Research ArticleCirrhosis

Albumin internalizes and inhibits endosomal TLR signaling in leukocytes from patients with decompensated cirrhosis

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Science Translational Medicine  21 Oct 2020:
Vol. 12, Issue 566, eaax5135
DOI: 10.1126/scitranslmed.aax5135

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Taking an immune look into decompensated cirrhosis

In patients with acutely decompensated cirrhosis, human serum albumin (HSA) administration has been shown to reduce inflammation in patients; however, the mechanisms underlying treatment efficacy are unclear. Now, Casulleras et al. used peripheral blood leukocytes from patients and showed that HSA inhibited cytokine production induced by CpG-DNA. HSA was taken up by leukocytes and localized in endosomes, where it inhibited Toll-like receptor signaling. The results suggest that leukocytes play a critical role in the effect of HSA and offer an alternative perspective for understanding the pathophysiology of acutely decompensated cirrhosis.

Abstract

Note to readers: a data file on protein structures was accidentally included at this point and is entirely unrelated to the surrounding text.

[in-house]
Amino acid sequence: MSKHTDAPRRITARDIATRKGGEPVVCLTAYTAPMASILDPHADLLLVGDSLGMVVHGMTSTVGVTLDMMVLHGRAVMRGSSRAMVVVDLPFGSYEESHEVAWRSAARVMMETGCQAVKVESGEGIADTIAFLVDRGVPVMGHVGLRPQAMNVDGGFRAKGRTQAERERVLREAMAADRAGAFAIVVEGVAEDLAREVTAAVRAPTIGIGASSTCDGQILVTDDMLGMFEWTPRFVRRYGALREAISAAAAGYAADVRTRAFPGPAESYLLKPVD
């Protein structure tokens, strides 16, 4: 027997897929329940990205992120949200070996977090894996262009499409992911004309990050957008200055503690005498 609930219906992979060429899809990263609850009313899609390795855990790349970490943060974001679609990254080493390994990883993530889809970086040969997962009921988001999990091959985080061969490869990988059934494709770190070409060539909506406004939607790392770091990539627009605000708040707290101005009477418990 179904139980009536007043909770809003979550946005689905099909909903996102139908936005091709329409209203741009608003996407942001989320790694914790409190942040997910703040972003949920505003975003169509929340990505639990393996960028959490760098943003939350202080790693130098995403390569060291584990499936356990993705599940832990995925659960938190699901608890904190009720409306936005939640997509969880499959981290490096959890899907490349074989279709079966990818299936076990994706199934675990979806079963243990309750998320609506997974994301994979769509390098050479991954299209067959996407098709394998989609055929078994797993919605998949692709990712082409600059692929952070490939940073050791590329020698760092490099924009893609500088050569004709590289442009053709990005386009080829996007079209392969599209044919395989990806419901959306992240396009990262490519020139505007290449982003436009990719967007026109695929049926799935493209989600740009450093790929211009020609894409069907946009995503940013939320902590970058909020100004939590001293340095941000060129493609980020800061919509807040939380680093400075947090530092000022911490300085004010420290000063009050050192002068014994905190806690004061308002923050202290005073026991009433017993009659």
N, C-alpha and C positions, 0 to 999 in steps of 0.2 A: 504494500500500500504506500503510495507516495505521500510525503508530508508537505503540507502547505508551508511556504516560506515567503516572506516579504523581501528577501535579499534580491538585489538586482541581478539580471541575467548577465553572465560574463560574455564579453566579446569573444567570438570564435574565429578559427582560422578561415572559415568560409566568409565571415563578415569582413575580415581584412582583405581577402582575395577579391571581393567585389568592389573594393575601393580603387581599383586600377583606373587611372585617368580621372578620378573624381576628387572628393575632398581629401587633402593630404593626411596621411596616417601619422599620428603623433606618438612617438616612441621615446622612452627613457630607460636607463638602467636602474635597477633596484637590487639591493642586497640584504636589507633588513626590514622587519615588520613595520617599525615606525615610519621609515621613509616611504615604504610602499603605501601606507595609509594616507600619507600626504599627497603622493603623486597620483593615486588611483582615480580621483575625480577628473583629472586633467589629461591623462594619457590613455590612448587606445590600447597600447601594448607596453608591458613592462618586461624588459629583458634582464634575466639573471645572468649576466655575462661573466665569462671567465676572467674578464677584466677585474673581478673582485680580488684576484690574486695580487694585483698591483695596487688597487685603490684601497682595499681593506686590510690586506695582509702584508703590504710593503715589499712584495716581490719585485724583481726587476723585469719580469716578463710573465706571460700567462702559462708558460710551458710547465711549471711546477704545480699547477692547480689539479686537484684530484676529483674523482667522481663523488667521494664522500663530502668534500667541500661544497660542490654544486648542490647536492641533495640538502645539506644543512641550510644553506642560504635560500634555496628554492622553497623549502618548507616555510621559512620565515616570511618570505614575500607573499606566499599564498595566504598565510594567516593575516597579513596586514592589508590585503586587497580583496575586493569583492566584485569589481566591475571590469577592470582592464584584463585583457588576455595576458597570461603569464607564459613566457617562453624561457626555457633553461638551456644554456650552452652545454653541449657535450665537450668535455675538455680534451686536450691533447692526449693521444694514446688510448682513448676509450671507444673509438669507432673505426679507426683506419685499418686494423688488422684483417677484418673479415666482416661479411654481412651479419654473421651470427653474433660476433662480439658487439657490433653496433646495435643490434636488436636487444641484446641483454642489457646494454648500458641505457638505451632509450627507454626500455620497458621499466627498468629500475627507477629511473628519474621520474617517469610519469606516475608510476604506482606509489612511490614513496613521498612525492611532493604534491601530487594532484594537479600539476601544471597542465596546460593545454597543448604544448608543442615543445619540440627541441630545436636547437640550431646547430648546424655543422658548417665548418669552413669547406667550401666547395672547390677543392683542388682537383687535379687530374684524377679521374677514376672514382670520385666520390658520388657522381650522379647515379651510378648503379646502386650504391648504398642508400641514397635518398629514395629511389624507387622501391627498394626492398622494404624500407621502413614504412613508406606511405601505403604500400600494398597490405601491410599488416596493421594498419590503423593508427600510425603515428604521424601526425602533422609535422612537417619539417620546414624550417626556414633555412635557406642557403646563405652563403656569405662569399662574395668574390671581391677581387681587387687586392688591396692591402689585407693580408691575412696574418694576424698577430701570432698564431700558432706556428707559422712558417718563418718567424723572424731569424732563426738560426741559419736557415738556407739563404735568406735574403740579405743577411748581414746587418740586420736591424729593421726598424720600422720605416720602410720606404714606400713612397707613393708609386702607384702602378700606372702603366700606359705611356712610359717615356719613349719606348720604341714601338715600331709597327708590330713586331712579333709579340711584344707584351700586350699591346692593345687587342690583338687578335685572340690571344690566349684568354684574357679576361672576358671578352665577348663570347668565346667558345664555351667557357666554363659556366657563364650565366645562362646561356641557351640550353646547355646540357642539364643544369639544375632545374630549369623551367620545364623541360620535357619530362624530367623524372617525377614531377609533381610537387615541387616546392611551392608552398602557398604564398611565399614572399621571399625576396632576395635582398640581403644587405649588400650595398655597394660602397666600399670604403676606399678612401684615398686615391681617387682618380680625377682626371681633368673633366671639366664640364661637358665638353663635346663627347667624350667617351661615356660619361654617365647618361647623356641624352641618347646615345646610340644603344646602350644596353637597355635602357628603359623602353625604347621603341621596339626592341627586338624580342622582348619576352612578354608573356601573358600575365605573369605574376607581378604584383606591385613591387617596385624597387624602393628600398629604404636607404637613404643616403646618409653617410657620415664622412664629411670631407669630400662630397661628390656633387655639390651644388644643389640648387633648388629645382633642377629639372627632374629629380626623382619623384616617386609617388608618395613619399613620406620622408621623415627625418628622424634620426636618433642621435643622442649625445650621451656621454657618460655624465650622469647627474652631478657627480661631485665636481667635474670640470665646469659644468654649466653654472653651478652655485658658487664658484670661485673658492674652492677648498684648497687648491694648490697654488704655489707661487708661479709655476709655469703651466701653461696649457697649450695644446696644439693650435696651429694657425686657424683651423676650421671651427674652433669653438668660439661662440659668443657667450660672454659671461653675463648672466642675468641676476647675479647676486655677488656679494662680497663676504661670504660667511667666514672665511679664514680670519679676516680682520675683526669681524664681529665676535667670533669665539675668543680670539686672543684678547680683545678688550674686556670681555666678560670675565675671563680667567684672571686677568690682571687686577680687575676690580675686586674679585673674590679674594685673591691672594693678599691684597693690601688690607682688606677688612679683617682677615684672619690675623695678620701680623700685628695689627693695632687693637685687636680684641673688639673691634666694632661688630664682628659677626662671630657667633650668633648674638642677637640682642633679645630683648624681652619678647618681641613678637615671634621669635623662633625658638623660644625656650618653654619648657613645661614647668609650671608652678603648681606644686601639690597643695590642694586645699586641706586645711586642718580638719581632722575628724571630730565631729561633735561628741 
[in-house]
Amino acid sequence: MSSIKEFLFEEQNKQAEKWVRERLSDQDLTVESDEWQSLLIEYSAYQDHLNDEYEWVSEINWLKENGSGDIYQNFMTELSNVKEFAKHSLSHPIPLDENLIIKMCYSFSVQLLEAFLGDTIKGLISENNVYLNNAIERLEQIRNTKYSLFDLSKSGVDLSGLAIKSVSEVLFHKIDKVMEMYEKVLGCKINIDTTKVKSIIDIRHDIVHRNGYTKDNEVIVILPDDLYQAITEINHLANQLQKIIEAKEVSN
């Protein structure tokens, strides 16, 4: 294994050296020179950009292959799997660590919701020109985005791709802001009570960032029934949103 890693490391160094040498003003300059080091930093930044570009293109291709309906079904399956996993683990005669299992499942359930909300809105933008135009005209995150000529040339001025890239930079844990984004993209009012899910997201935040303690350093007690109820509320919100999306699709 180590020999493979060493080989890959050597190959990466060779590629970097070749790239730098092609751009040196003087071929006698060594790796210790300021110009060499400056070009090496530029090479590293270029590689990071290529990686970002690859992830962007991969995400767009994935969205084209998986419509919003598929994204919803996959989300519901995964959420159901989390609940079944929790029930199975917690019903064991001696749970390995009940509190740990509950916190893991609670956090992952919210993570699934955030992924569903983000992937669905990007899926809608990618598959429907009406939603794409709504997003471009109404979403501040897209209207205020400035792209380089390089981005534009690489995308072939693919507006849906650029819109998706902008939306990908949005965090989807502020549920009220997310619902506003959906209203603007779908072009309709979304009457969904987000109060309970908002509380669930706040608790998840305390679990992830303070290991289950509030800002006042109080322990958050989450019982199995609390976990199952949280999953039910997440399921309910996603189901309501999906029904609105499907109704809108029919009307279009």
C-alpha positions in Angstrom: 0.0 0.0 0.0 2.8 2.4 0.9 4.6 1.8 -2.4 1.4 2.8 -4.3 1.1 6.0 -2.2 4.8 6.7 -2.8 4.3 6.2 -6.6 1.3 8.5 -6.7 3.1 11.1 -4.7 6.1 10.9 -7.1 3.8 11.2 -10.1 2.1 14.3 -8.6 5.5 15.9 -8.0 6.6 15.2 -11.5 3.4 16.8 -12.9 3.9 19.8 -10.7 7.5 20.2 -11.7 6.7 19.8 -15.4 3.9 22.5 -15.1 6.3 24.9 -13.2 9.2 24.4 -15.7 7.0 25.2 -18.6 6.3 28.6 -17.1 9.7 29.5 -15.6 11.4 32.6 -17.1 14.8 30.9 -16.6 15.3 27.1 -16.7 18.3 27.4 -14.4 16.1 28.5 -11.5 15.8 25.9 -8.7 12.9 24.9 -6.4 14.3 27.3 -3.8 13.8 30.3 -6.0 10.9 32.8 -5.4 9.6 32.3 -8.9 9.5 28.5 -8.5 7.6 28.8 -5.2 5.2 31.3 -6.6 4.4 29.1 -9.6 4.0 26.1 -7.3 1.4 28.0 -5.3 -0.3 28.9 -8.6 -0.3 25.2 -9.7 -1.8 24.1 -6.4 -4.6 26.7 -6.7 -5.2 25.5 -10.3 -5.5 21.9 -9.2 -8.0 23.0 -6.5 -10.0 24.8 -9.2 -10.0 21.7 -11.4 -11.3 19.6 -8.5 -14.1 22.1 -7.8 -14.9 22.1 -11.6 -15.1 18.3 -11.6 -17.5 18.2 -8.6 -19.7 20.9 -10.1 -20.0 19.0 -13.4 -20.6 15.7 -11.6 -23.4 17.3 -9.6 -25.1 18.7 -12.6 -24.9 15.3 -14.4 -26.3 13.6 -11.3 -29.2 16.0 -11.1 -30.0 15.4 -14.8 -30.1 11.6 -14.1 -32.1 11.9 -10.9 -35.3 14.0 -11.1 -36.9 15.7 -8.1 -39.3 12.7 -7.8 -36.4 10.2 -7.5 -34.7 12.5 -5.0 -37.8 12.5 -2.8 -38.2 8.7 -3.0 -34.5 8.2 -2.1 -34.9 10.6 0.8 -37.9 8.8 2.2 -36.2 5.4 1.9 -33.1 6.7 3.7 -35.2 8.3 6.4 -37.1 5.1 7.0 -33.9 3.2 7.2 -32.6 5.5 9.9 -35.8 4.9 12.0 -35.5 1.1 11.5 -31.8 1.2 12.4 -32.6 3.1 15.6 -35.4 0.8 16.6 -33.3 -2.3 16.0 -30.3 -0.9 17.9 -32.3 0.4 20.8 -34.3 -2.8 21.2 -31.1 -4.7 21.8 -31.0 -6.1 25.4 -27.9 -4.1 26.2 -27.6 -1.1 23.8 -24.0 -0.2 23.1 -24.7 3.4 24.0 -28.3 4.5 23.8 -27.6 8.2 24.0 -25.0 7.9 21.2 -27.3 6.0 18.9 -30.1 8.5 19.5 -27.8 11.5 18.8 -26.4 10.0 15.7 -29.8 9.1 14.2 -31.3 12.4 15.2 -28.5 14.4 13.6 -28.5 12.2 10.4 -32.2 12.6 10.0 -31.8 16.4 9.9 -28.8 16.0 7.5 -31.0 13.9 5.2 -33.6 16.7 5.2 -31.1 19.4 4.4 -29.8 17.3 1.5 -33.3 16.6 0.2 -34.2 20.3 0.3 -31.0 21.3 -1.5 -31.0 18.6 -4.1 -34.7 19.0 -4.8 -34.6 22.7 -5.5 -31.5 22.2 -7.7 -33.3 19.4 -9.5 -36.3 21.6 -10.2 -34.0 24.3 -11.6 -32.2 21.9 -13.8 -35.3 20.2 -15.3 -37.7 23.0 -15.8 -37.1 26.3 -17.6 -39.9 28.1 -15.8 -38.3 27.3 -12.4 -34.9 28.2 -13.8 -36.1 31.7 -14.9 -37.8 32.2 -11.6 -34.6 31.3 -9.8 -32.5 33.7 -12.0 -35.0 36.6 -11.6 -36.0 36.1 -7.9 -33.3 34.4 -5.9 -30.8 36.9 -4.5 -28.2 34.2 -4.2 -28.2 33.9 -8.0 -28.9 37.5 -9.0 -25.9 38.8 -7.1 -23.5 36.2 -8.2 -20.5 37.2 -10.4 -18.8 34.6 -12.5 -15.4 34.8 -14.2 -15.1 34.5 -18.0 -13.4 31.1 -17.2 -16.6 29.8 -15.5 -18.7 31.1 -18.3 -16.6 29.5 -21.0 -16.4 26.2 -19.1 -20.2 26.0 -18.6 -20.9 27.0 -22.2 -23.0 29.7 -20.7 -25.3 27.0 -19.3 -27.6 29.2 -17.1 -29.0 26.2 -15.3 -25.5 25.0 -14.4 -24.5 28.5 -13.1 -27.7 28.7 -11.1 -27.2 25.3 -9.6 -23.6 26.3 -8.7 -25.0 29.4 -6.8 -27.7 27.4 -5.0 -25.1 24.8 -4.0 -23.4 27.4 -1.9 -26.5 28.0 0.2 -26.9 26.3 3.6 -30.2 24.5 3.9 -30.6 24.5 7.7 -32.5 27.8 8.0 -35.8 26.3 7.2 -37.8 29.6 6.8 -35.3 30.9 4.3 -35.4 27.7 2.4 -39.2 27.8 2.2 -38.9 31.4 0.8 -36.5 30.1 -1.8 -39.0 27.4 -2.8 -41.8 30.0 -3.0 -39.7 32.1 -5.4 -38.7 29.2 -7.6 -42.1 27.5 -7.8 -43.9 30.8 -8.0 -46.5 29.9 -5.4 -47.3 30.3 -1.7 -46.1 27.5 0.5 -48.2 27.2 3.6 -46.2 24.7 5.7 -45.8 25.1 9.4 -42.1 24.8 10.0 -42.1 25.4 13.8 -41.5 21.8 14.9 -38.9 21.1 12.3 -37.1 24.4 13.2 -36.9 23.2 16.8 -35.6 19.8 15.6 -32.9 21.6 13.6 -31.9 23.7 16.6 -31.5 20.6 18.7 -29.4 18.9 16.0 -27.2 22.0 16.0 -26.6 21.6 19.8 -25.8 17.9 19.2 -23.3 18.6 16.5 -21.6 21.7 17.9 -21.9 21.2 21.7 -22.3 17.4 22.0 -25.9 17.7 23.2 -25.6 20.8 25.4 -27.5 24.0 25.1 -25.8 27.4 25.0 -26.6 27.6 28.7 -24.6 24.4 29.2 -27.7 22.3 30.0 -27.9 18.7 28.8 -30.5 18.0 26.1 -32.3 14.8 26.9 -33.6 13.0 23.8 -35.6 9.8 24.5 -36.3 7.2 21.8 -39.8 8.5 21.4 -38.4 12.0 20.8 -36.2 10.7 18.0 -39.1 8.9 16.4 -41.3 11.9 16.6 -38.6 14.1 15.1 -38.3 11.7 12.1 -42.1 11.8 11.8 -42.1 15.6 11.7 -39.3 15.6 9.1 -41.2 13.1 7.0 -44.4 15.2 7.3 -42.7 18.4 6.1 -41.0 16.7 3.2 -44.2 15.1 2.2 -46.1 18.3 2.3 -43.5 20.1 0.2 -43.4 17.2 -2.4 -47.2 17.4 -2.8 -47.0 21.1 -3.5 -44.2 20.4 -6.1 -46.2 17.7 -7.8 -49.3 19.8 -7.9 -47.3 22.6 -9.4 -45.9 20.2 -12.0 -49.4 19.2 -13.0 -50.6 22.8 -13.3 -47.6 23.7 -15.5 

Human serum albumin (HSA) is an emerging treatment for preventing excessive systemic inflammation and organ failure(s) in patients with acutely decompensated (AD) cirrhosis. Here, we investigated the molecular mechanisms underlying the immunomodulatory properties of HSA. Administration of HSA to patients with AD cirrhosis with elevated circulating bacterial DNA rich in unmethylated cytosine-phosphate-guanine dideoxynucleotide motifs (CpG-DNA) was associated with reduced plasma cytokine concentrations. In isolated leukocytes, HSA abolished CpG-DNA–induced cytokine expression and release independently of its oncotic and scavenging properties. Similar anti-inflammatory effects were observed with recombinant human albumin. HSA exerted widespread changes on the immune cell transcriptome, specifically in genes related to cytokines and type I interferon responses. Our data revealed that HSA was taken up by leukocytes and internalized in vesicles positively stained with early endosome antigen 1 and colocalized with CpG-DNA in endosomes, where the latter binds to Toll-like receptor 9 (TLR9), its cognate receptor. Furthermore, HSA also inhibited polyinosinic:polycytidylic acid– and lipopolysaccharide-induced interferon regulatory factor 3 phosphorylation and TIR domain–containing adapter-inducing interferon-β–mediated responses, which are exclusive of endosomal TLR3 and TLR4 signaling, respectively. The immunomodulatory actions of HSA did not compromise leukocyte defensive mechanisms such as phagocytosis, efferocytosis, and intracellular reactive oxygen species production. The in vitro immunomodulatory effects of HSA were confirmed in vivo in analbuminemic humanized neonatal Fc receptor transgenic mice. These findings indicate that HSA internalizes in immune cells and modulates their responses through interaction with endosomal TLR signaling, thus providing a mechanism for the benefits of HSA infusions in patients with cirrhosis.

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